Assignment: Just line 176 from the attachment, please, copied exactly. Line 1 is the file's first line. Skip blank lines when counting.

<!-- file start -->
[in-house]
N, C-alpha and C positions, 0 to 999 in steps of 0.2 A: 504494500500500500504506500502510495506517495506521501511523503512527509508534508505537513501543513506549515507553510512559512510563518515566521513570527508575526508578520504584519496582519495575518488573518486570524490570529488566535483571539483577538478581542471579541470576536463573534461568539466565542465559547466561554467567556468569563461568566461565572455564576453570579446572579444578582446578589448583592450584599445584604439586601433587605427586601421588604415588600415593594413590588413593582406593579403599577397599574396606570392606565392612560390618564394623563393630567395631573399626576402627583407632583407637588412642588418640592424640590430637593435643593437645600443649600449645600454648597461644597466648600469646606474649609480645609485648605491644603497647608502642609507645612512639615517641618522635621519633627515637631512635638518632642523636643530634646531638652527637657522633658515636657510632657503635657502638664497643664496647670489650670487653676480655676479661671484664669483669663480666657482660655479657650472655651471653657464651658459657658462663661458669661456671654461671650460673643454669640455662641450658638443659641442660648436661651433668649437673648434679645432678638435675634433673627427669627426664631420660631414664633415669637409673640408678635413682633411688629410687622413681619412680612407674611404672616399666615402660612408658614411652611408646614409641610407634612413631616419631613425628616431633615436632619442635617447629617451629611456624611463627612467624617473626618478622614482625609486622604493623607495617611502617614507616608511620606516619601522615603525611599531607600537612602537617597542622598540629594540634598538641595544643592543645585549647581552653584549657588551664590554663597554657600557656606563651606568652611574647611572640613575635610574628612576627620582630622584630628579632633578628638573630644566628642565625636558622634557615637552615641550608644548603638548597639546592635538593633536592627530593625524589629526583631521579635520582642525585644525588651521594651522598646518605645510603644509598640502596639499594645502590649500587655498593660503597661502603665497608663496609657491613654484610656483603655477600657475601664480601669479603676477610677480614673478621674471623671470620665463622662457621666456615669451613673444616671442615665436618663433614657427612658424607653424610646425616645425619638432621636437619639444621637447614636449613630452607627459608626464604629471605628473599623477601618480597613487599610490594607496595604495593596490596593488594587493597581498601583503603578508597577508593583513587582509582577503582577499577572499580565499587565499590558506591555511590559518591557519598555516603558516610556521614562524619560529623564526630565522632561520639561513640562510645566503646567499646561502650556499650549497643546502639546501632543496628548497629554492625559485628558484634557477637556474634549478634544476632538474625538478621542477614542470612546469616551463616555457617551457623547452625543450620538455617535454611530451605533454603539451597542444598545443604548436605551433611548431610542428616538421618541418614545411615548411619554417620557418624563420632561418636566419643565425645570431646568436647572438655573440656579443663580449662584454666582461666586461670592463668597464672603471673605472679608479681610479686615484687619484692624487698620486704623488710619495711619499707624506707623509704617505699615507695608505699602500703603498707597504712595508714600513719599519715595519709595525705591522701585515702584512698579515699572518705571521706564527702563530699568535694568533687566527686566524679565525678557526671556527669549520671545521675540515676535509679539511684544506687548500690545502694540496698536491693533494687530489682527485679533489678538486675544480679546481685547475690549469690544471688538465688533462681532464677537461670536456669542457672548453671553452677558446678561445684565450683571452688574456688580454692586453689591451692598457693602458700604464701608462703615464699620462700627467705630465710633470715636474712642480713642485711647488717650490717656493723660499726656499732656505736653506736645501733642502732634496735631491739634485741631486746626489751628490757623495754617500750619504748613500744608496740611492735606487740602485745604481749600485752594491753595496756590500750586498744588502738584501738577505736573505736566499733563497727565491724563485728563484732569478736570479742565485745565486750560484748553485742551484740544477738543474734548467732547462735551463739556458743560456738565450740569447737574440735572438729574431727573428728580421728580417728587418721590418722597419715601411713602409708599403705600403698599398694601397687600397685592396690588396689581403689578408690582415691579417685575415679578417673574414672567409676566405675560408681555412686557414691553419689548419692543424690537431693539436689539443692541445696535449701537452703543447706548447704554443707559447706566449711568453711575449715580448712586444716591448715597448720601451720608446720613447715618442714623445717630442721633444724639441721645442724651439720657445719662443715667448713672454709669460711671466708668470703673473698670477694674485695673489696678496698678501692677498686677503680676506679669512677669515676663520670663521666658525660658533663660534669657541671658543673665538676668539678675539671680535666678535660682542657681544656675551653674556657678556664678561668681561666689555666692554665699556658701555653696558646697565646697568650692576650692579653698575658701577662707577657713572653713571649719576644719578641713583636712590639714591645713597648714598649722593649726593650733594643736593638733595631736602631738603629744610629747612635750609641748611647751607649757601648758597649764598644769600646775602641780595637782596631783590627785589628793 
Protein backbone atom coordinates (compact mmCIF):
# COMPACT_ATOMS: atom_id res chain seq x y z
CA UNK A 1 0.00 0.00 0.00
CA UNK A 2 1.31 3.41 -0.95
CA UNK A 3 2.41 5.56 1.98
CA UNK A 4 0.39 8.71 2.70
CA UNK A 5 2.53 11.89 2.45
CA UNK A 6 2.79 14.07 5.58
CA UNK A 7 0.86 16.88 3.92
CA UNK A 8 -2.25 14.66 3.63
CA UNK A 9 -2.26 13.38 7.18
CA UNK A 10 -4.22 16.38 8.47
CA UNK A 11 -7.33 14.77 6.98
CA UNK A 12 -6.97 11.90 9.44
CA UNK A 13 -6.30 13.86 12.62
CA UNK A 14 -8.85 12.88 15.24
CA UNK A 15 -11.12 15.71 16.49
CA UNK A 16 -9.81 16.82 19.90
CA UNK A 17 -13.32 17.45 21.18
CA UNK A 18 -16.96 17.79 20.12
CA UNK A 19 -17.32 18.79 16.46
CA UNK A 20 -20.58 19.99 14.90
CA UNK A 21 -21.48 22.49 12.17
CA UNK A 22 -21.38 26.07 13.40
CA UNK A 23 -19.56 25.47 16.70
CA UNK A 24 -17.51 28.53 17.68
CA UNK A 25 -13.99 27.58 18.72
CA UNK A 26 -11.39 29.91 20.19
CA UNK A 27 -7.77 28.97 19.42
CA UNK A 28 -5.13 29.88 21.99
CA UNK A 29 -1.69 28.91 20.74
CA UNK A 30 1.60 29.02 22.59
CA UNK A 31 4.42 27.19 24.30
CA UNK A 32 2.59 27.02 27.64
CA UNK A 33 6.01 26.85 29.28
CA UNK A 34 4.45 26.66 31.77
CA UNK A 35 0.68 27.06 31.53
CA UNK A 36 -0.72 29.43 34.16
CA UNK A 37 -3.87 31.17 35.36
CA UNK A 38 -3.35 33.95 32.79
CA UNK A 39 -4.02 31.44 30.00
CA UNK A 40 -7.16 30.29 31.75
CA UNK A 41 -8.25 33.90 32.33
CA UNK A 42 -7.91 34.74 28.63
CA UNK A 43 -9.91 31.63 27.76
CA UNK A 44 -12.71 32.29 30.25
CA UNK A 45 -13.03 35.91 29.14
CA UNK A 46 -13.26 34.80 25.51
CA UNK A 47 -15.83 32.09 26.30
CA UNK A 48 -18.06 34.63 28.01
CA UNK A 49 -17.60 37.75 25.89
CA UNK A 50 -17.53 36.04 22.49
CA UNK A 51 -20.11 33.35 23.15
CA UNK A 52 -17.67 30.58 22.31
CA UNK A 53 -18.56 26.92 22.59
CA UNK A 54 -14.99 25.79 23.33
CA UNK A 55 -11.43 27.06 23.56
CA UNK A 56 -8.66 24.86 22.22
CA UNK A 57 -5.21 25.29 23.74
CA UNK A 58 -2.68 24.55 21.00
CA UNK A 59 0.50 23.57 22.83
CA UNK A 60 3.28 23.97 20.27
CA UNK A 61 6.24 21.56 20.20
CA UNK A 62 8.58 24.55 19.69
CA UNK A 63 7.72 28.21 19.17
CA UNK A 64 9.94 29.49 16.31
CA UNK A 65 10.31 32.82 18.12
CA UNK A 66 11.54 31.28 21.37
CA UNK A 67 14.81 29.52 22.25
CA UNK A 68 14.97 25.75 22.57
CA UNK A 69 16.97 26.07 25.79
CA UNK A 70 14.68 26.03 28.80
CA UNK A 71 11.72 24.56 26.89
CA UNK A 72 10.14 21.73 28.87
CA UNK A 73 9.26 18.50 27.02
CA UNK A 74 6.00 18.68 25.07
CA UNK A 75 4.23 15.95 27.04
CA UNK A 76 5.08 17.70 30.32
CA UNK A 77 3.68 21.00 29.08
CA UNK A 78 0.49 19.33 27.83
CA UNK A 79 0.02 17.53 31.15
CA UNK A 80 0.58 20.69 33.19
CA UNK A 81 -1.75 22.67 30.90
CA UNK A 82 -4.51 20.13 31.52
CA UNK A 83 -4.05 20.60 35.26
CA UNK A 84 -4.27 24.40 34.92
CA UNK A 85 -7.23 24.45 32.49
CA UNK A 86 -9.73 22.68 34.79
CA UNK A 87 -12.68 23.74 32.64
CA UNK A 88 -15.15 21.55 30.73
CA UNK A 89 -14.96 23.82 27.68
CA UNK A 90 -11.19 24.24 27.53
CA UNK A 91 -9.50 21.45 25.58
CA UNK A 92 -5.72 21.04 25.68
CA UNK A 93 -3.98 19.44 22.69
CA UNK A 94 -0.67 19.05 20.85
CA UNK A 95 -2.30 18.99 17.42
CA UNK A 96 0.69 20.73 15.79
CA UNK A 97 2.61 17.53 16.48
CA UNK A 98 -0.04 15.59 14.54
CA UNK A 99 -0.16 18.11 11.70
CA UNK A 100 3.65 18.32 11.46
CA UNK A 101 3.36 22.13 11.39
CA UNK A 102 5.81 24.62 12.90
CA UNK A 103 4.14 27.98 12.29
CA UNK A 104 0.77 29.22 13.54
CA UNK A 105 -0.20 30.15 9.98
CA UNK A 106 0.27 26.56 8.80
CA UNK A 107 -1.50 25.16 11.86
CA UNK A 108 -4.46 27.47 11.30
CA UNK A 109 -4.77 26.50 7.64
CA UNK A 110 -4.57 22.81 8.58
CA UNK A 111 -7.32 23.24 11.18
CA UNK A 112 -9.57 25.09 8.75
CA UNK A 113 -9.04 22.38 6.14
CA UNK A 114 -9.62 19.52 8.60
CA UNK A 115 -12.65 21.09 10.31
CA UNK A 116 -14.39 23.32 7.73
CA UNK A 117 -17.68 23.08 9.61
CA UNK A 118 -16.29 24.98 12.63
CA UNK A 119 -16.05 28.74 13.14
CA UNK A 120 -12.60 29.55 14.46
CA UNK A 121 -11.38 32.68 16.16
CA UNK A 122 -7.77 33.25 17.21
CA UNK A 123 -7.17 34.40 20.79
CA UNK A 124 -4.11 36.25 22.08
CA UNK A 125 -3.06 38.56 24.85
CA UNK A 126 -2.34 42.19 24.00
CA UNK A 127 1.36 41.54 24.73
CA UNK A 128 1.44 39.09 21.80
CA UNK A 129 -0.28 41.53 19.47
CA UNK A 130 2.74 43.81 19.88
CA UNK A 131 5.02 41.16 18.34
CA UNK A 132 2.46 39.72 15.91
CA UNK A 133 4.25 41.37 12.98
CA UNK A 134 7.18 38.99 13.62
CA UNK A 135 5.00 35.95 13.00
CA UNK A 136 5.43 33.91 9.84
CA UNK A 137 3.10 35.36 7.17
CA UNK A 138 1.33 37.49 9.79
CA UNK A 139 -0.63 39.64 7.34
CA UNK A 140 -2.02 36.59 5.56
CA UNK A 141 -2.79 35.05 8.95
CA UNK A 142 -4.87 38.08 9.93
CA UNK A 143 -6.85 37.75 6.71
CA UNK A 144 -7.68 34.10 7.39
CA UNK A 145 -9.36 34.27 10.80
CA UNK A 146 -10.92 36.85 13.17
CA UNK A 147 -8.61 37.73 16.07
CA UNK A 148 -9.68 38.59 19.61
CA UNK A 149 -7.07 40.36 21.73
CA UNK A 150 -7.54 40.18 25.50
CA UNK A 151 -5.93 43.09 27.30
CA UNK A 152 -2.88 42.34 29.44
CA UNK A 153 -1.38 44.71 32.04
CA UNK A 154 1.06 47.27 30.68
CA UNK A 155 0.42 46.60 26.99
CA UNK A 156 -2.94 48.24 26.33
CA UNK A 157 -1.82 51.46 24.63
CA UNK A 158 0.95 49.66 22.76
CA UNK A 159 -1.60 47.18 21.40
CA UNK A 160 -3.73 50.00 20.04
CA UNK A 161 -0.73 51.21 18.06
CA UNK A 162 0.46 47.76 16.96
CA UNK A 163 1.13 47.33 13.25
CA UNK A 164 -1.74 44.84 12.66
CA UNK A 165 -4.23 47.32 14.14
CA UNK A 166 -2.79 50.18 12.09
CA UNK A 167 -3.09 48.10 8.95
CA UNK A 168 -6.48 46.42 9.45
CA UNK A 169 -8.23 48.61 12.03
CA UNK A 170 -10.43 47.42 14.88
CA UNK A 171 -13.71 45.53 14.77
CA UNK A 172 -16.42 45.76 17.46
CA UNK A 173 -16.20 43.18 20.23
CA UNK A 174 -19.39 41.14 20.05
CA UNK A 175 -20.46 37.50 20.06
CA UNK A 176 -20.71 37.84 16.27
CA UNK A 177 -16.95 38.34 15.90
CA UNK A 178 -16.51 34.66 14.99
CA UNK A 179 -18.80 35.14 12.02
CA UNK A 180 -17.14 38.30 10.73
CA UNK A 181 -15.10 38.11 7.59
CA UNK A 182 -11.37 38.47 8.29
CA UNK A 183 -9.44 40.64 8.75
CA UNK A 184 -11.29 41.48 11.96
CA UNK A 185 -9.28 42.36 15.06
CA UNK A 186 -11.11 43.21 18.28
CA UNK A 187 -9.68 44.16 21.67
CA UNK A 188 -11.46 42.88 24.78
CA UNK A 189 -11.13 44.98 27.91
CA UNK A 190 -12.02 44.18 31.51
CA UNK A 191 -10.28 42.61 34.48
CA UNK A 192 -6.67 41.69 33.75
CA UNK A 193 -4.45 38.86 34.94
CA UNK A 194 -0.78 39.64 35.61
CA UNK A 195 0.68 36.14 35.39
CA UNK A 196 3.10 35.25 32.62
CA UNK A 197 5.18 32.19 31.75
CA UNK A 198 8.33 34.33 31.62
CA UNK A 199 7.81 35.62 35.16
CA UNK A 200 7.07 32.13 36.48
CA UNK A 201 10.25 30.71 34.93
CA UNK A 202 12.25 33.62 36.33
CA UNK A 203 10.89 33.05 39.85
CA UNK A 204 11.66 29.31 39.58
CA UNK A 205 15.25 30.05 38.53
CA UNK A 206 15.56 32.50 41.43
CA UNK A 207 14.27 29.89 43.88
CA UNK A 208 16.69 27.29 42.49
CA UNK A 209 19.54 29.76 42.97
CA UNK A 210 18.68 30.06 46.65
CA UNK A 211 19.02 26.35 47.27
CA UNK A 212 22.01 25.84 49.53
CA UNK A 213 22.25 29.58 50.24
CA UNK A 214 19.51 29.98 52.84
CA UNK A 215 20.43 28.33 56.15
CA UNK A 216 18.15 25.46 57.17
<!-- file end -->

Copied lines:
CA UNK A 172 -16.42 45.76 17.46